Friday, August 18, 2023

UPDATE: Arizona Supreme Court SWIFTLY DISMISSES Heath/Crosby/Mast Special Action/Election De-Certification (READ Order)

UPDATE, 8/25: "UPDATE: Arizona Supreme Court SWIFTLY DISMISSES Heath/Crosby/Mast  Special Action/Election De-Certification (READ Order)"

That was quick. The Arizona Supreme Court swiftly dismissed attorney Ryan Heath's Special Action Petition attempting to decertify Arizona's 2022 election results.

Heath, on behalf of Cochise County Supervisor Tom Crosby and one other, filed the action directly with the Supreme Court last Friday. The four (of seven) Justices who considered the matter did not need to ask for the defendants to file a response to decide to deny the Petition for at least three reasons:

1) It was an improper "collateral appeal" of Judge Peter Thompson's decision in Kari Lake's Election Contest that the signature verification statutes were complied with in 2022;

2) The requested mandamus order (to de-certify or re-do the election) is not appropriate for a Special Action when there are disputed facts; and 

3) Heath did not give a compelling reason why he had to file directly with the Supreme Court, as required.

Original article, 8/18: "NEW: De-certify the 2022 Arizona Election, New Special Action Petition Asks Arizona Supreme Court (READ Petition)"

A new Special Action Petition filed yesterday asks the Arizona Supreme Court to "de-certify" the 2022 election results because Maricopa County did not properly verify signatures on early ballots.

Attorney Ryan Heath - who attempted to insert himself into previous Election Contest appeals - claims that the state's largest county violated the law when it used multiple signatures from the voter's records to validate the signature on 2022's ballot envelope affidavit, thereby allowing the possibility that results improperly weighted the (Democratic-leaning) early vote.

Similar arguments have already failed at the trial court level in Kari Lake's Election Contest, and is currently in the appellate process. And, this Special Action Petition is separate from the possible class action lawsuit that Heath has been advertising.

The Supreme Court has discretion on whether or not to accept this Petition. If the Justices decide that it should have been filed either in Superior Court of the Court of Appeals, they "will on that ground" simply dismiss it.

Chandler attorney Tom Ryan also pointed out that "This is an election contest under Title 16. I don’t care that it is now styled as a “special action.” It should be deader than a doornail dead with the Az Supreme Court as beyond the statutory time limits for filing election contests. No matter how much one tries to polish a cow pie, you’re never gonna make it shine. Something young Mr. Heath has not yet learned."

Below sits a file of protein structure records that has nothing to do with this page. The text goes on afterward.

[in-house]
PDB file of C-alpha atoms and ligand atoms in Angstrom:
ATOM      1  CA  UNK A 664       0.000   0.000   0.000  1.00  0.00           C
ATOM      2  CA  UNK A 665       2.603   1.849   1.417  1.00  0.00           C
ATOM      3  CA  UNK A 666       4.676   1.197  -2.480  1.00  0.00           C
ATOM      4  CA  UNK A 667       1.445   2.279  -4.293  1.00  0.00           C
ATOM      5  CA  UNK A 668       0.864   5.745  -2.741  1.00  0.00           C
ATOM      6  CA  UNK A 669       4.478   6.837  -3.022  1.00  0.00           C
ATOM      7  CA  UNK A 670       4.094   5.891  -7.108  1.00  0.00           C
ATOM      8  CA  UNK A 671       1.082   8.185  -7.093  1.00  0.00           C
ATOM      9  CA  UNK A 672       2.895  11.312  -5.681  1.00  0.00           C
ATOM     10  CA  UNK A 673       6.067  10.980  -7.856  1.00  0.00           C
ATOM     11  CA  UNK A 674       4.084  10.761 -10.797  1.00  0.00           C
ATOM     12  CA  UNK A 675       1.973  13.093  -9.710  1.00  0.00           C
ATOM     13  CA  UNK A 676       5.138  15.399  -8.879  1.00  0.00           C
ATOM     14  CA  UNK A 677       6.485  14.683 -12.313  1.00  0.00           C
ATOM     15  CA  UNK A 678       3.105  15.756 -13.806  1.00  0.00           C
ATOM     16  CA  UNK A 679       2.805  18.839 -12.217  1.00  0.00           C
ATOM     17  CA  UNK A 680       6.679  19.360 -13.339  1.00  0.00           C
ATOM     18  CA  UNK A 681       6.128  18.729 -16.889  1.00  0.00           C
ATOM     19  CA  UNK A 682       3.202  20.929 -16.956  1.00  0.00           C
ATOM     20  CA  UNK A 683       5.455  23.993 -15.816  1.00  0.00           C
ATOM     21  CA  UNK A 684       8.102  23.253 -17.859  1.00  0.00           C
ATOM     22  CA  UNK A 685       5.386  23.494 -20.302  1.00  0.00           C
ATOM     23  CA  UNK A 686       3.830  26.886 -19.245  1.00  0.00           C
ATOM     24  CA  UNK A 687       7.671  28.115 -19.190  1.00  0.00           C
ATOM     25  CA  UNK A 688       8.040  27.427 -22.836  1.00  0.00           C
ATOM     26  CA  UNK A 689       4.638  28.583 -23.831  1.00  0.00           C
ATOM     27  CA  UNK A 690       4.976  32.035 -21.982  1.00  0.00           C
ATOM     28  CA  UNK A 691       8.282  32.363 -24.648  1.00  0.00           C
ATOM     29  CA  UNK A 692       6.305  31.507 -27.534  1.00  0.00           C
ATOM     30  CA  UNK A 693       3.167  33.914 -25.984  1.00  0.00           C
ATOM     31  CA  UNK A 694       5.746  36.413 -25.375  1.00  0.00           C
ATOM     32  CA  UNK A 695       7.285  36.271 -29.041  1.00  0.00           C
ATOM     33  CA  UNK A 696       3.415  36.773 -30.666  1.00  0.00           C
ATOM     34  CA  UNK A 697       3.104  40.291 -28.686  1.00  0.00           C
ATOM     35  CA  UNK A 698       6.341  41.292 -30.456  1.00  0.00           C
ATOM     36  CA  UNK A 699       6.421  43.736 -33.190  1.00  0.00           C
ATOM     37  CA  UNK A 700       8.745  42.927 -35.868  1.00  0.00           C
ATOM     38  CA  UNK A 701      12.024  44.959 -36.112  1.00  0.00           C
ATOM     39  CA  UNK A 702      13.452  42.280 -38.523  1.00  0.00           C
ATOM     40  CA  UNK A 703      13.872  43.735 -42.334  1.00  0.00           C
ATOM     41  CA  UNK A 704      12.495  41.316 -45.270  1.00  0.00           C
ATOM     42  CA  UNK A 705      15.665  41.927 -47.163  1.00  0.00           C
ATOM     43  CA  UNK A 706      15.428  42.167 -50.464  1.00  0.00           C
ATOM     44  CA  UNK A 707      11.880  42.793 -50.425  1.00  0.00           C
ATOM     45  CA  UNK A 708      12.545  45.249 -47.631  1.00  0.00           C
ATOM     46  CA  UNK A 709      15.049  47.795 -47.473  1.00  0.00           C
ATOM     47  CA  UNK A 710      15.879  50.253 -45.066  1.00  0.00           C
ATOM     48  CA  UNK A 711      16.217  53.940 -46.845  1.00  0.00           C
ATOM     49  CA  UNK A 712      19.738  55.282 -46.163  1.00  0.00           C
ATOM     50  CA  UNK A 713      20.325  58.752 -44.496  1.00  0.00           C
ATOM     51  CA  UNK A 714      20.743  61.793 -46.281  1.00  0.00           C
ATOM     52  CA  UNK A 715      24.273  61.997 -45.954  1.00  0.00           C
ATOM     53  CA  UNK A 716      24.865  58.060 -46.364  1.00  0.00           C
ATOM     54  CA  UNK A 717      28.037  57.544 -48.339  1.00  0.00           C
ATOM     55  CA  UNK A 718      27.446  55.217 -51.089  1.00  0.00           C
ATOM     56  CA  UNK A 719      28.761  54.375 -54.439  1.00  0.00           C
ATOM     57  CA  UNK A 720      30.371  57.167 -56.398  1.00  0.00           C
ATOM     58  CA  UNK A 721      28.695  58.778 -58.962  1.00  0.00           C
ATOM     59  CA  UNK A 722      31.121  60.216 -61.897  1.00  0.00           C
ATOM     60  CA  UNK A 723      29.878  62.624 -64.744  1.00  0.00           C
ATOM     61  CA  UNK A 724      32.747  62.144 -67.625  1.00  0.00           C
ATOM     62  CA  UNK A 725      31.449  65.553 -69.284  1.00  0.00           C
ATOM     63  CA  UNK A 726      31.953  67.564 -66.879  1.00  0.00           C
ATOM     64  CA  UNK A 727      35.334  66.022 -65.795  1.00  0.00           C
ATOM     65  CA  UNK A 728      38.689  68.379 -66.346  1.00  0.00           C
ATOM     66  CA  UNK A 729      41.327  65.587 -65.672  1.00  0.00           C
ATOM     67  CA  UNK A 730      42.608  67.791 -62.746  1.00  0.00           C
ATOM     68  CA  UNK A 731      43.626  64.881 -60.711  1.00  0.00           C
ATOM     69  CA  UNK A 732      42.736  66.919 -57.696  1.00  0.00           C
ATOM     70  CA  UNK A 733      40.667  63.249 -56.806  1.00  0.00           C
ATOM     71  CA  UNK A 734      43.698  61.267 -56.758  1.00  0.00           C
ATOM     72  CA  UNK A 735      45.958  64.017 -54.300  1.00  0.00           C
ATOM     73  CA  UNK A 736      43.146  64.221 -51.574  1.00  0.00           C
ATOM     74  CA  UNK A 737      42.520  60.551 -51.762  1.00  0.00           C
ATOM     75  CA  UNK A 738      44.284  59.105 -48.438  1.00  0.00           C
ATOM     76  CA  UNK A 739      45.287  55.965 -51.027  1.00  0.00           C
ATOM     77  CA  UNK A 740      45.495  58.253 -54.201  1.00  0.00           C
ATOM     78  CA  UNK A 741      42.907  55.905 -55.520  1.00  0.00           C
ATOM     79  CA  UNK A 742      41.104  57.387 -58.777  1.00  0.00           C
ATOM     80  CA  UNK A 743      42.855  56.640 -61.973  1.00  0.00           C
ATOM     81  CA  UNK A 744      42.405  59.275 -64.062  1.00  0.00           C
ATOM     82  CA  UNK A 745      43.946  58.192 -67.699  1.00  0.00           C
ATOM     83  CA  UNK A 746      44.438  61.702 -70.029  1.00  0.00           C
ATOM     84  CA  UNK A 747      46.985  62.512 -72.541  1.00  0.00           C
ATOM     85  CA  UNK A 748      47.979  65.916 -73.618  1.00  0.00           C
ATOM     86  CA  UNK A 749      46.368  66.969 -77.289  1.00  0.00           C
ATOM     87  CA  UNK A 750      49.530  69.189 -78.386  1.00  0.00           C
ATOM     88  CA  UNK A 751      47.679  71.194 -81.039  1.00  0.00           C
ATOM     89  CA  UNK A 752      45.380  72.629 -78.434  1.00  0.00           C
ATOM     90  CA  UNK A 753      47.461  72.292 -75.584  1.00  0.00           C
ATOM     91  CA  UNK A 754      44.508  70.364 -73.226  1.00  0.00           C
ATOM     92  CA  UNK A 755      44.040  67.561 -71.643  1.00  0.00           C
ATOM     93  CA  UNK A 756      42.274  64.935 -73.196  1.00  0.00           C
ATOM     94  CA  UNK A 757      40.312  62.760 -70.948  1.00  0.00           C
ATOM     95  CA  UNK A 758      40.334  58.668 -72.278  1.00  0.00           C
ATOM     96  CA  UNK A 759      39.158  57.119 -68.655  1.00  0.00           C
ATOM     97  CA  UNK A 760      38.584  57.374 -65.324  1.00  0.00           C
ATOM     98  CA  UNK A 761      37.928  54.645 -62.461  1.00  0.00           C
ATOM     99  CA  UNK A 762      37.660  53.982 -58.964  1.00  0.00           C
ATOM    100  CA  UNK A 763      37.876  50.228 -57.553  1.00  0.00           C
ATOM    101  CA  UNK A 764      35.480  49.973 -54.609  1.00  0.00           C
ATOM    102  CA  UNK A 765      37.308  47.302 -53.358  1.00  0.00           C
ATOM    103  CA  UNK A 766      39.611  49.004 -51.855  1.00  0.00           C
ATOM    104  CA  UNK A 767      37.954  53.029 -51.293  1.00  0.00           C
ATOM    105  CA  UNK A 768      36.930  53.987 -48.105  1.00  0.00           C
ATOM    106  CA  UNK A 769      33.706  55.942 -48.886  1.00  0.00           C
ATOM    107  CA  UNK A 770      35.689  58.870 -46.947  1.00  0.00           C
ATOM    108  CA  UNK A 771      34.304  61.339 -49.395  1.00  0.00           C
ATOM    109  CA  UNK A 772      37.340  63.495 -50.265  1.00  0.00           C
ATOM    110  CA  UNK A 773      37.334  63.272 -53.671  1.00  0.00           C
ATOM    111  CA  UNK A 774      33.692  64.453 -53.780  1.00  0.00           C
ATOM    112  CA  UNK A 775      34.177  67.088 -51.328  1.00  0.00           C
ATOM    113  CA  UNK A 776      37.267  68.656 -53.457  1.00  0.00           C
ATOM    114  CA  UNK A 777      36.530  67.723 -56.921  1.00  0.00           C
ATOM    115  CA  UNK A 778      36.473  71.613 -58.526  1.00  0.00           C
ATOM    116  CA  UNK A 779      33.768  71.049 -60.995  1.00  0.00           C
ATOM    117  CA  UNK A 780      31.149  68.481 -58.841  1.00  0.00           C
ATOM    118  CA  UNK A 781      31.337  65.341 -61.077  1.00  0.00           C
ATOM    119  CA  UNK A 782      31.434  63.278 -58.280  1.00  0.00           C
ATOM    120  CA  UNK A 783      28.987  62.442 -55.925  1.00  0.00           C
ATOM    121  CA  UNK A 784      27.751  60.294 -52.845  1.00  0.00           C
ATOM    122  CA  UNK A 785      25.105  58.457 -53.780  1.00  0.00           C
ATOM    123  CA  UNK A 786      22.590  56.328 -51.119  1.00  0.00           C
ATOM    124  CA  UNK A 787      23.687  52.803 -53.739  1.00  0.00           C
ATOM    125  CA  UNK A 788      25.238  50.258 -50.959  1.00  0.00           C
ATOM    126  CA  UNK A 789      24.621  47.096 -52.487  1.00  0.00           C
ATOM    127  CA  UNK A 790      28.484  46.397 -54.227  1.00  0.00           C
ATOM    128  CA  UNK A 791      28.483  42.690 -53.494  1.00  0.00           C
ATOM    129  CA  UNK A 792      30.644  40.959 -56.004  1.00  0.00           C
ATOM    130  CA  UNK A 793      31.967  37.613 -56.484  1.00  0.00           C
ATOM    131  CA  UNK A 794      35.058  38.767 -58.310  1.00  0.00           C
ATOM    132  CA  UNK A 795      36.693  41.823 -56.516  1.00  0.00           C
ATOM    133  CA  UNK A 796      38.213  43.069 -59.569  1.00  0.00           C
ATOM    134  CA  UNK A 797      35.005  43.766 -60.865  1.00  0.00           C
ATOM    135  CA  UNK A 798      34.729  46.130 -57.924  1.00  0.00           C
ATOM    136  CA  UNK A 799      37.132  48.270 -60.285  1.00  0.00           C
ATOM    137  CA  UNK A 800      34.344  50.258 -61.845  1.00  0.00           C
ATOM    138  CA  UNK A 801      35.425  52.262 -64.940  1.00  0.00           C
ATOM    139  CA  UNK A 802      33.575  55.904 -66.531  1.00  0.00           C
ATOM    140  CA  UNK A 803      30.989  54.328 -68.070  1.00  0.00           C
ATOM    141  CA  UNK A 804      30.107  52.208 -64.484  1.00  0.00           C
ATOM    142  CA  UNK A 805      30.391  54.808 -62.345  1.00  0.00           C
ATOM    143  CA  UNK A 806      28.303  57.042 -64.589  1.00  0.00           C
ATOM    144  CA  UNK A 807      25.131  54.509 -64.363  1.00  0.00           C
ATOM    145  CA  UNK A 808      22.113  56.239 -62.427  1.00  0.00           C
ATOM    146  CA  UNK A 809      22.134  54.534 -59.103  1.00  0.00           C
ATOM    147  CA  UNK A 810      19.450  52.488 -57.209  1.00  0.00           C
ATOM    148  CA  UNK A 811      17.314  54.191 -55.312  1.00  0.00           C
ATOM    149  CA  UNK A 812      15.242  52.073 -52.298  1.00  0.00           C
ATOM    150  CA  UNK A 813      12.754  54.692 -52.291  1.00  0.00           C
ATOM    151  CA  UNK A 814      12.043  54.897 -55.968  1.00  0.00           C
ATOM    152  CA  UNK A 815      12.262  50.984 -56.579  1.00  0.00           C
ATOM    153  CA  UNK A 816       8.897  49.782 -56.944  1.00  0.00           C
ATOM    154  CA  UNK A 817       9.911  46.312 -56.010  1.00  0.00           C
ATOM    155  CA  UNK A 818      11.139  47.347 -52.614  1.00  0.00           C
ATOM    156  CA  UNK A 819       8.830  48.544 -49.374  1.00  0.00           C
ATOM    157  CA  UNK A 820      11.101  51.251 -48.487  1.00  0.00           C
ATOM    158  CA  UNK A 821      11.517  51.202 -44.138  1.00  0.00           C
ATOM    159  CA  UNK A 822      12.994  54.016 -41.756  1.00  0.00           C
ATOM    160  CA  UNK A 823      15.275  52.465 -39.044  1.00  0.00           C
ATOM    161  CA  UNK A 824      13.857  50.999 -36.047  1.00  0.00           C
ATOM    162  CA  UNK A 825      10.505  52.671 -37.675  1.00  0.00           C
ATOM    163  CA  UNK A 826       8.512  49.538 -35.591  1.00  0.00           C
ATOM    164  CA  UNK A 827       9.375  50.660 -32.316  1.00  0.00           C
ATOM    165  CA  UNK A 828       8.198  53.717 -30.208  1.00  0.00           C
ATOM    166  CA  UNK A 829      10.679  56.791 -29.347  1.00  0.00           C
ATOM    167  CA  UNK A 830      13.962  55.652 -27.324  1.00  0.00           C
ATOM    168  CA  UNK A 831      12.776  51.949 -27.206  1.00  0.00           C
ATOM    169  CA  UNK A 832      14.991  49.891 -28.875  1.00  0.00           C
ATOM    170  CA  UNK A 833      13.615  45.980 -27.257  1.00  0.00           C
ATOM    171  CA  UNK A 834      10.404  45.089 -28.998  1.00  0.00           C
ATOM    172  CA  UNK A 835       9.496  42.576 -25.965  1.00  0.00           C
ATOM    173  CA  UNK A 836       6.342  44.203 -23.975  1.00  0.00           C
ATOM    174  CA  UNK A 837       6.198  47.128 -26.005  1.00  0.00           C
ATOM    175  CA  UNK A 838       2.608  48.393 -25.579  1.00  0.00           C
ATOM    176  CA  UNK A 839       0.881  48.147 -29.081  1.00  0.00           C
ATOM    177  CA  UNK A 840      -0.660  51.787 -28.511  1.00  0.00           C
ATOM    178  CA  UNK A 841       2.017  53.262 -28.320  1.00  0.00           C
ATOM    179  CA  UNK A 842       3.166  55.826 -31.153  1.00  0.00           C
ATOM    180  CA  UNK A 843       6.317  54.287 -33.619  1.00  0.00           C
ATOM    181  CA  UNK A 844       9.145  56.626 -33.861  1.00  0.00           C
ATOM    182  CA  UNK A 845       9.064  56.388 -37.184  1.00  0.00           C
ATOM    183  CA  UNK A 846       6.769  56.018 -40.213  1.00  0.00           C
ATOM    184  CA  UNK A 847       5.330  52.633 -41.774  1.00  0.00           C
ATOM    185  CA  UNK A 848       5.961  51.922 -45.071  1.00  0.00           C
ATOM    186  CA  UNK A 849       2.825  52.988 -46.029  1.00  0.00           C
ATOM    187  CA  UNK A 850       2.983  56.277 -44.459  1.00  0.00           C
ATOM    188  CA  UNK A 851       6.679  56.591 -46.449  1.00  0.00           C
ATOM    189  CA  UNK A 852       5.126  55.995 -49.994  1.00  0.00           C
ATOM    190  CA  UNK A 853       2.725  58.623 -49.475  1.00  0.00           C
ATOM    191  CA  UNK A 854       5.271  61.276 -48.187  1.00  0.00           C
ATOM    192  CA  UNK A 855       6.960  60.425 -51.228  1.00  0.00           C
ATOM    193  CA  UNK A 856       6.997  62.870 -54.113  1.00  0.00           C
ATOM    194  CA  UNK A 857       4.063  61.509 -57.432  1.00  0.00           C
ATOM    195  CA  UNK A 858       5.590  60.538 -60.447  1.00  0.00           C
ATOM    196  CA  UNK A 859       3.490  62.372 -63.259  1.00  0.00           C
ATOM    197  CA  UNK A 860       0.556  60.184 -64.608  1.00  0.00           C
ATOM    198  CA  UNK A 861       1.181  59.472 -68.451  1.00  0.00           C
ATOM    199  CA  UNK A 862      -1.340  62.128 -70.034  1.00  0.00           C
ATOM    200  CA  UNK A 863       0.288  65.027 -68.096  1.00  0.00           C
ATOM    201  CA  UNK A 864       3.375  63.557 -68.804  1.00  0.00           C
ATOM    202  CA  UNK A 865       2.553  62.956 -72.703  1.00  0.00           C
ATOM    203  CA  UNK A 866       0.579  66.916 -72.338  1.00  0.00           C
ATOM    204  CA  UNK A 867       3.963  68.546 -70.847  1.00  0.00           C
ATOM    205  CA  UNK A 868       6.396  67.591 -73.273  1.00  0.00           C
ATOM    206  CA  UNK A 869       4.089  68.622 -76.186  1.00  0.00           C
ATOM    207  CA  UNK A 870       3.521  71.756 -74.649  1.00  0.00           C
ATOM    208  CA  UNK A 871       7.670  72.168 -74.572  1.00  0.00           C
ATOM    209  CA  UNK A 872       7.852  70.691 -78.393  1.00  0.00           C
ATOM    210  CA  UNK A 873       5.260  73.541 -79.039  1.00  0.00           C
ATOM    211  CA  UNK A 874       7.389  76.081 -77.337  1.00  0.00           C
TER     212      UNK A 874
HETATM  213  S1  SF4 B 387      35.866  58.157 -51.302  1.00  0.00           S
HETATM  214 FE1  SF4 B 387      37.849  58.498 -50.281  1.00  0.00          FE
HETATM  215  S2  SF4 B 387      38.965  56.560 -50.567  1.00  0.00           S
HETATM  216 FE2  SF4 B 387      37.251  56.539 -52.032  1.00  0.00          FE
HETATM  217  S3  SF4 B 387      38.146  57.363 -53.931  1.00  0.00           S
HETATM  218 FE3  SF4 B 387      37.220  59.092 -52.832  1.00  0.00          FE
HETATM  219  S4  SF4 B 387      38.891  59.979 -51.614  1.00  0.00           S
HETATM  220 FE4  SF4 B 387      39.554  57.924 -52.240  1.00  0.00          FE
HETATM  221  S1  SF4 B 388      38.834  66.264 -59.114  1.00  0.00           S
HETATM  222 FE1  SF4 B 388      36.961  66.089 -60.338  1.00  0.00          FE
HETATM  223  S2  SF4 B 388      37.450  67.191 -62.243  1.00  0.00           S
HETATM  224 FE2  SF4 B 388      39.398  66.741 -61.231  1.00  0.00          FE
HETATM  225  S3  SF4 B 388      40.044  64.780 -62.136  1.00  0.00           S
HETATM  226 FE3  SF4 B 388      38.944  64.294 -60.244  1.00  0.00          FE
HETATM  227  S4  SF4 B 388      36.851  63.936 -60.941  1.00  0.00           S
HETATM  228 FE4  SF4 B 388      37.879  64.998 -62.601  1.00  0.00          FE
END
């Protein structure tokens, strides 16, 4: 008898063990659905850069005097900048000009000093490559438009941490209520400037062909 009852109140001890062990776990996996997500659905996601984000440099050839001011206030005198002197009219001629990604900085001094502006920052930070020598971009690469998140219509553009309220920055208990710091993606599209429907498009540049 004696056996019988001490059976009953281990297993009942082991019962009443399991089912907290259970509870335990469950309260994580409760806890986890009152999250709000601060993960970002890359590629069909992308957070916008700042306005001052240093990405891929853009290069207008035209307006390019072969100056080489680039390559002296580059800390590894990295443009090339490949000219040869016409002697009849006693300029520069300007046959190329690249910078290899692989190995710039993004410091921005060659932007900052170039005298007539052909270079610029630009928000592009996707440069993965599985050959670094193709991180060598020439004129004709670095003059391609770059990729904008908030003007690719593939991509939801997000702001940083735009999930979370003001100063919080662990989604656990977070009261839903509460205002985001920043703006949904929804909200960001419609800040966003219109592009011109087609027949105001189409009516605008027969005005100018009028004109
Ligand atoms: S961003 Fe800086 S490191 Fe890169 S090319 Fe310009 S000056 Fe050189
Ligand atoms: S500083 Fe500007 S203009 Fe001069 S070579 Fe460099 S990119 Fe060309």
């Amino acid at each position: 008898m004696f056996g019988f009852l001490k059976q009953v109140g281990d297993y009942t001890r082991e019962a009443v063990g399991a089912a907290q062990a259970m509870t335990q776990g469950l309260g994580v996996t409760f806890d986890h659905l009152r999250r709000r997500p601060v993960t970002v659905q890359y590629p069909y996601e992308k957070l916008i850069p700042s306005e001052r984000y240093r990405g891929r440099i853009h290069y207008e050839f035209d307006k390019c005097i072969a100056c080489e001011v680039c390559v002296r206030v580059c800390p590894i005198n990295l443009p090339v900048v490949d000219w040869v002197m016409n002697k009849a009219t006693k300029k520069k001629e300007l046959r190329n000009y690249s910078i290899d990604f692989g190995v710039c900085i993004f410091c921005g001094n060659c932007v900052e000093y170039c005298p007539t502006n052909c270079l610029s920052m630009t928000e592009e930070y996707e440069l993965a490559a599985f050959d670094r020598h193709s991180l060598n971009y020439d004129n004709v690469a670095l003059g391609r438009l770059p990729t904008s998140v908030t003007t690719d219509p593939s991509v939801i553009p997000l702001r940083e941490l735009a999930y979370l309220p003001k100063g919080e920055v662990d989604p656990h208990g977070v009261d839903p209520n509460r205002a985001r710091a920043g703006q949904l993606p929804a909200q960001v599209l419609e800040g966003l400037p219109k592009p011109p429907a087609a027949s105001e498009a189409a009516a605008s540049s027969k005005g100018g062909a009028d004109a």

(Later,) asked for his response to the criticism that the Petition is a thinly-disguised Election Contest, Heath told Arizona's Law that "I'd say that the crux of the argument is constitutional in nature, it's supported by caselaw, and that the evidence supporting this claim was withheld by Maricopa County until recently."

(Correction: The Special Action Petition was filed yesterday, not today.)

This article was reported by AZ Law founder Paul Weich. 

"AZ Law" includes articles, commentaries and updates about opinions from the Arizona Supreme Court, U.S. Supreme Court, as well as trial and appellate courts, etc. AZ Law is founded by Phoenix attorney Paul Weich, and joins Arizona's Politics on the internet. 

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3 comments:

  1. Maybe this one will earn Heath the sanctions he so richly deserves. This one has frivolous written all over it.

    ReplyDelete
  2. To paraphrase Saint Mugatu: it’s all the same case, for Christ's sake! Stand alone? Tacked onto the Lake case? Silly Special Action? They're the same case! Doesn't anybody notice this? I feel like I'm taking crazy pills! As it says in Proverbs, as the canine returns to its vomit, so the ignoramus refiles his ignominious entreaty. Pity.

    ReplyDelete

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